Creative Commons via

If you are part of the Social Media & Emergency Management conversations on Twitter, Facebook or Linked In (which are commonly found under the #SMEM hashtag), you may not realize that a special anniversary is right around the corner on November 11th.

While November 11th is more popularly known as the special day that we honor our War Veterans here in the United States, it is also the day that someone first used the #SMEM hashtag on Twitter.

If you want to check out a cool visualization of the over 39K #SMEM Tweets since February 2011, check out this link:

As someone who has really enjoyed connecting with folks over #SMEM, I thought it would be cool to outline some of the successes that we’ve seen over the past 365 days:

  • After seeing no focus on social media & emergency management at the International Association of Emergency Management conference in 2010, a few folks on Twitter, most notably Jeff Phillips (@losranchosem) decided to host  a conference call to see what could be done at a future National Emergency Management Association (NEMA Conference).
  • In those early days, we were using a Pirate Pad to chat online along with our conference calls.  A favorite memory of mine was seeing FEMA Administrator, Craig Fugate (@craigatfema) check in on one of the conference calls which made many of us realize suddenly how small the world was becoming thanks to social media.
  • SMEMCamp, at the National Emergency Management Association (NEMA) Conference, was an event created by folks, active in SMEM, to share social media experiences with other emergency managers.  A White Paper was developed by Crisis Commons about the SMEM Camp 11 event which can be seen at this link:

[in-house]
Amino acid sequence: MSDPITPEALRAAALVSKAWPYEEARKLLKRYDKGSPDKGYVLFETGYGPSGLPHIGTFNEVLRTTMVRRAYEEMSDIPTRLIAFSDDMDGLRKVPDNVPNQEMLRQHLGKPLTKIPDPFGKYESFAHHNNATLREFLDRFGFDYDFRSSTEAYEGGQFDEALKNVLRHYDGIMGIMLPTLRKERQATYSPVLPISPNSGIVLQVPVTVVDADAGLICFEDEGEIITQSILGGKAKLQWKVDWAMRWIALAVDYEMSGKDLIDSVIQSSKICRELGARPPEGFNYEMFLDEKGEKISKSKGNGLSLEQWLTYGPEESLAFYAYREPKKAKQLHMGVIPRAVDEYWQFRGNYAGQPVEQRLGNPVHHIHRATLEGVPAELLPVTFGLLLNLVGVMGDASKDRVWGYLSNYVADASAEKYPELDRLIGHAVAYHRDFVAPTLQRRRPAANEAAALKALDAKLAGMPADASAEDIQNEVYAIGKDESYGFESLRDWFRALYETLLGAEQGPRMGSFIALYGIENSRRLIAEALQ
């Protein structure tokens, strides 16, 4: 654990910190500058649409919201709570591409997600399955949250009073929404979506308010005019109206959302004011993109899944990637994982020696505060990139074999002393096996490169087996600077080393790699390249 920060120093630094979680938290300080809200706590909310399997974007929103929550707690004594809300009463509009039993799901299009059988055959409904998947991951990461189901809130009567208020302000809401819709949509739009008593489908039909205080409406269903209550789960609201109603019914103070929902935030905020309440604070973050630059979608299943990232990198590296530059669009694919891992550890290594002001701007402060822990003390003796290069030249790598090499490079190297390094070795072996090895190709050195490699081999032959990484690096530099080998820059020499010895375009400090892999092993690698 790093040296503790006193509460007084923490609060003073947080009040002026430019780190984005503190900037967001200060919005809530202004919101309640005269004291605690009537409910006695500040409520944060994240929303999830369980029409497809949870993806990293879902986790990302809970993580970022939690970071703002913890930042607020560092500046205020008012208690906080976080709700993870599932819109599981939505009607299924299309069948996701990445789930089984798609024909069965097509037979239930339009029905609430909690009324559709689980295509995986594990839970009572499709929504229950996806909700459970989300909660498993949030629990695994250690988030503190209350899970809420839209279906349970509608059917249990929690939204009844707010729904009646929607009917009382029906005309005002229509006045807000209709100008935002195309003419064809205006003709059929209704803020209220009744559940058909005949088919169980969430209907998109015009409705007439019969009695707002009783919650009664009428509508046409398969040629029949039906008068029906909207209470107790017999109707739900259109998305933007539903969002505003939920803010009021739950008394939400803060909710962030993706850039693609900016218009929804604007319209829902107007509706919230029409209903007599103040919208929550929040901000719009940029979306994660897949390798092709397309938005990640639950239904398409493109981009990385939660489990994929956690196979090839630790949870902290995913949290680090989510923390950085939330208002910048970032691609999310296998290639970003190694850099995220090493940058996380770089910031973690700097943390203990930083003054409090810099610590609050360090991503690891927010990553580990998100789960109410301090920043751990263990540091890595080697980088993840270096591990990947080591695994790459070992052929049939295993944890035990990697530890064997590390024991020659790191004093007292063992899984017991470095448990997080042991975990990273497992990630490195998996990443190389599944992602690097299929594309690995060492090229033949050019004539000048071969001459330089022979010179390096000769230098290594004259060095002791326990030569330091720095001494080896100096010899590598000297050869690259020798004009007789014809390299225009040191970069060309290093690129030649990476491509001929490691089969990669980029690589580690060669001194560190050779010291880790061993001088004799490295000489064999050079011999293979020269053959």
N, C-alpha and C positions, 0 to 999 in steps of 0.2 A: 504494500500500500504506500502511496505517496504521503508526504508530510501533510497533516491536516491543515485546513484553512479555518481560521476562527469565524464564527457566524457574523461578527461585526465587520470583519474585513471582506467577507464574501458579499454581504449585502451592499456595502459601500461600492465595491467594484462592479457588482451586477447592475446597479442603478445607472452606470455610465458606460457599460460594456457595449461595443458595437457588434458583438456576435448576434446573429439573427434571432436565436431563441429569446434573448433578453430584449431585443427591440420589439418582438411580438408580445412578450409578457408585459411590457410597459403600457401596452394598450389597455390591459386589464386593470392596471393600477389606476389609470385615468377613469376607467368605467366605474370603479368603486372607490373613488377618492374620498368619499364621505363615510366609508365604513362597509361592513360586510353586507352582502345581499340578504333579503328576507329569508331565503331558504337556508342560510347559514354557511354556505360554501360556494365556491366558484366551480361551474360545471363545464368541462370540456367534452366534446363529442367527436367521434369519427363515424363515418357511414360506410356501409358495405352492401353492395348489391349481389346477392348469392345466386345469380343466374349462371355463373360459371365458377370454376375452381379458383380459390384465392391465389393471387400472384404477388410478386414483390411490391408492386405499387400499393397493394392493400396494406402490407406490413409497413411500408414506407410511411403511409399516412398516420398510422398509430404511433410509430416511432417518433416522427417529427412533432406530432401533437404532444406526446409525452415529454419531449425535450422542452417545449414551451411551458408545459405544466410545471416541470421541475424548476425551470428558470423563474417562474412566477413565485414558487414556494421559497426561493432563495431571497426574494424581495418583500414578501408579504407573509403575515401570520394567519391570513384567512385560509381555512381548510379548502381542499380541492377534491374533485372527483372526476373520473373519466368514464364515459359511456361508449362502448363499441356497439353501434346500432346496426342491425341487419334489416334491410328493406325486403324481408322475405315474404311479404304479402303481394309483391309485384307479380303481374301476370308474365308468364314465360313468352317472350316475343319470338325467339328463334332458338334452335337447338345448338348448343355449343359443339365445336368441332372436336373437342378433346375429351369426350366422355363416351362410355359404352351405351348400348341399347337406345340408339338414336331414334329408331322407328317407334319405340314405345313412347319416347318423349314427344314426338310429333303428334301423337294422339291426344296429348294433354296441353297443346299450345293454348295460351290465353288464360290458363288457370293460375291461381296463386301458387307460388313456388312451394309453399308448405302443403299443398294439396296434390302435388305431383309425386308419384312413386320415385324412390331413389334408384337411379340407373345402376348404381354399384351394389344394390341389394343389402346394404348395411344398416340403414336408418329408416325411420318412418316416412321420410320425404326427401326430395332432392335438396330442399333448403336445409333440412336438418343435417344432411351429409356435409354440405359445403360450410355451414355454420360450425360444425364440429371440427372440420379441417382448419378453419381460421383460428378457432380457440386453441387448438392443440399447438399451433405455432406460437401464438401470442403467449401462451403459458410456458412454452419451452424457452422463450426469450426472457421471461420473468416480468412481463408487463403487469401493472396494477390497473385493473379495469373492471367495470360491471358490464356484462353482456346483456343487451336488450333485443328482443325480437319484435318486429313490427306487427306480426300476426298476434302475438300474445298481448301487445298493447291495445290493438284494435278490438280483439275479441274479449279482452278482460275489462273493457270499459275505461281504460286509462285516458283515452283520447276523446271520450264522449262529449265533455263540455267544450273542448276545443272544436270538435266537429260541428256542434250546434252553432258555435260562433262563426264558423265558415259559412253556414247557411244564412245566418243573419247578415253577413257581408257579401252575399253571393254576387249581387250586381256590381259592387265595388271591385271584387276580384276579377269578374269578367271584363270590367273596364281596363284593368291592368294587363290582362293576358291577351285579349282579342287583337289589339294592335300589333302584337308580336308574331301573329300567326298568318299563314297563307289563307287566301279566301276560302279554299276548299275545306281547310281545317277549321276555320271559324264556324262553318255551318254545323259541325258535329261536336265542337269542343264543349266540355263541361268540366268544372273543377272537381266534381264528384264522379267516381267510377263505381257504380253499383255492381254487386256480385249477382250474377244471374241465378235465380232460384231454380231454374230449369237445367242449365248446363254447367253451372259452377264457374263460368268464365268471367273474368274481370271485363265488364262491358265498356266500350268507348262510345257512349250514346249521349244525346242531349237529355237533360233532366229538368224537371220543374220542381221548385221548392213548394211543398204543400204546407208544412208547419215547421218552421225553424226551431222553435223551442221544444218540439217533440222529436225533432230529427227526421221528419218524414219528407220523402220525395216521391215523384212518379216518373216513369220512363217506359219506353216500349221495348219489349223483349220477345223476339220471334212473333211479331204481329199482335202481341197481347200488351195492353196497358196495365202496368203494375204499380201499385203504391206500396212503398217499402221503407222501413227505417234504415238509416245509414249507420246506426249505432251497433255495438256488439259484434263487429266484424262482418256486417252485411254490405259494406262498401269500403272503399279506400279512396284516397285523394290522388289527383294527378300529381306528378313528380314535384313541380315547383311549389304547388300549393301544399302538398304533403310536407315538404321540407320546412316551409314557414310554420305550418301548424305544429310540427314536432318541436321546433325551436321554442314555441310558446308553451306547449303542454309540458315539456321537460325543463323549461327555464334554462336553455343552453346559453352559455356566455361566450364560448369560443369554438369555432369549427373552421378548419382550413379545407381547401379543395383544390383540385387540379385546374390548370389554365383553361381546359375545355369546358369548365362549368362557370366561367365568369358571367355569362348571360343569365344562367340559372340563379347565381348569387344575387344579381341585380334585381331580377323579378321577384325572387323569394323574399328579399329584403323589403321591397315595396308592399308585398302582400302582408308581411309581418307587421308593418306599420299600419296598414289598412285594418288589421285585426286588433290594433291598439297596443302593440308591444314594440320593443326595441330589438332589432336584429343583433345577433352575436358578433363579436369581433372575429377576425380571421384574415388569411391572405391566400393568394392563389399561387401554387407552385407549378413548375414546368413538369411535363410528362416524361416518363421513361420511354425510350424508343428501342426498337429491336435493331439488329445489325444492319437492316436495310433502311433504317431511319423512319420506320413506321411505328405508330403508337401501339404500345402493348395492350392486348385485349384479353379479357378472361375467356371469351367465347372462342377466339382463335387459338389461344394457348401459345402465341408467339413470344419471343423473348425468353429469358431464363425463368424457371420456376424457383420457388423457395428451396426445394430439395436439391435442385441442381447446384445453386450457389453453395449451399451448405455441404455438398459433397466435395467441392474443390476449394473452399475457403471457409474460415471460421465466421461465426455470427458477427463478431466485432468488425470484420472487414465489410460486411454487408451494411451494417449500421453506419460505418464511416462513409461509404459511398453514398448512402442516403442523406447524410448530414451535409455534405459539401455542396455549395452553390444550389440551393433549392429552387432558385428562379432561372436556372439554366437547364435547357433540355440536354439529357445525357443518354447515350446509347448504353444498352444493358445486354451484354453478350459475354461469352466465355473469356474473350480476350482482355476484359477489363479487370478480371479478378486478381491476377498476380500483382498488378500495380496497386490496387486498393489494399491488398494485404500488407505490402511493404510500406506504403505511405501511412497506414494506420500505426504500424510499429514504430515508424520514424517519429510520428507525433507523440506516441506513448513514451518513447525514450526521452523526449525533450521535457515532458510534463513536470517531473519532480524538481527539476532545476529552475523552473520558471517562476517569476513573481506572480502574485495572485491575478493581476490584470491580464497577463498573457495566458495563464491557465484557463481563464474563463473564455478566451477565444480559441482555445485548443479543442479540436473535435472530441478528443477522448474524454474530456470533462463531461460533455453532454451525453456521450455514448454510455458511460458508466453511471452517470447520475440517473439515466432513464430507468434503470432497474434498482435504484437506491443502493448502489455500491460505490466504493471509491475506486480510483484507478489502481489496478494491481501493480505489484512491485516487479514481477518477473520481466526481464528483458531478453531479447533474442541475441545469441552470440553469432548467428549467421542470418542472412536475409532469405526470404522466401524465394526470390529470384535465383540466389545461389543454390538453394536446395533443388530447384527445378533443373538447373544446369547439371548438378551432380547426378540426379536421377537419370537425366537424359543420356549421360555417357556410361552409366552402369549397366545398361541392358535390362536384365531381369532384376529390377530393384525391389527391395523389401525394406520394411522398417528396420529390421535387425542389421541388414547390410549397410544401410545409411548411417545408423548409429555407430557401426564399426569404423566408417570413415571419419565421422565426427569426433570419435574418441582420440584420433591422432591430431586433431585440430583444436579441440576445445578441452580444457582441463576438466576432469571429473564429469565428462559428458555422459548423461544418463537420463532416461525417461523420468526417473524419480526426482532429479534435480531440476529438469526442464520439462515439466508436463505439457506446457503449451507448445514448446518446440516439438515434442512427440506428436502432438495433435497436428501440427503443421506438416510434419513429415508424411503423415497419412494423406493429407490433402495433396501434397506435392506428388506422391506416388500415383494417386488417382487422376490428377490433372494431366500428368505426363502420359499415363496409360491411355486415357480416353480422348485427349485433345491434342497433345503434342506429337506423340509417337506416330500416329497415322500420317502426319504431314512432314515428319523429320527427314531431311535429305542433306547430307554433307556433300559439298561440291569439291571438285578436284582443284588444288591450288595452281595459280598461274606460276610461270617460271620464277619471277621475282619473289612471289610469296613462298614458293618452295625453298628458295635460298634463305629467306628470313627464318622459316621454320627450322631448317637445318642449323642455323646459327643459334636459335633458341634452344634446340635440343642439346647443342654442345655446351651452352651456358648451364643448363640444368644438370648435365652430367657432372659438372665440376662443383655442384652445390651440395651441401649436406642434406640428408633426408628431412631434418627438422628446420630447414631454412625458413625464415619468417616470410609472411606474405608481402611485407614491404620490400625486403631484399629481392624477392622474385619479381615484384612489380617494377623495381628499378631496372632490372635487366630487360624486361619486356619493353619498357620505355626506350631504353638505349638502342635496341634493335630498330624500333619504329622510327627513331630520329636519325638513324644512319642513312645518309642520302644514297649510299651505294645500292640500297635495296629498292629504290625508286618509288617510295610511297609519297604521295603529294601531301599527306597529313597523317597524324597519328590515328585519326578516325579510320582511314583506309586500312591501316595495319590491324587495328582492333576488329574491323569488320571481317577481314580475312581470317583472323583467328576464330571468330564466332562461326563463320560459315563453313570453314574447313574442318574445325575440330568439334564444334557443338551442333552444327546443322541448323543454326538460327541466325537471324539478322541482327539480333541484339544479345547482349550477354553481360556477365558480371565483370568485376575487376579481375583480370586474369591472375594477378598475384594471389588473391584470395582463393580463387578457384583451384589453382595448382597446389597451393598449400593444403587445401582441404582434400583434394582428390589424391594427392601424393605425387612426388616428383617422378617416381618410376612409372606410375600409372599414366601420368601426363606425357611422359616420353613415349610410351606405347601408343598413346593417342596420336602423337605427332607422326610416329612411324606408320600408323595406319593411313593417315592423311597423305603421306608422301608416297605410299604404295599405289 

• SMEMCamp was also the first time that a Virtual Operations Support Team was used to monitor the video/audio outputs, archive and engage with online traffic.  This concept was developed by Jeff Phillips (@losranchosem) and a number of folks were involved in that first VOST.
  • #SMEMChat started on Twitter on January 28, 2011 by Jeff Phillips (@losranchosem).  This is an hour long chat on Fridays from 12:30p-1:30p EST on Twitter using the #SMEMChat as our hashtag.  We have completed 42 chats and we owe a huge shout-out to Bill Smith (@EmrgncyTraffic) who has diligently archived each of these chats for our community.  You can check out our chat list at:
  • In May 2011, we saw testimony on Capitol Hill by both Craig Fugate and Heather Blanchard of Crisis Commons about the use of social media during emergencies.
  • May 19th saw the first #140 Character Conference to focus on the public sector occurred on the west coast under the hashtag #140ConfNW, media and role of social media in the public safety sector.  The speaker videos are still available online and use for both the morning and afternoon sessions.  One of the emcee’s for this event was Eric Holdeman (@eric_holdeman).  Speakers included Bill Boyd (@chiefb2), Carol Dunn (@caroldn), Scott Reuter (@sct_r), Stephanie Fritts (@tsunamisteph), Denise Rowlett (@disasterdenise), Scott Clemetson (@disastermansc) and Cheryl Bledsoe (@cherylble)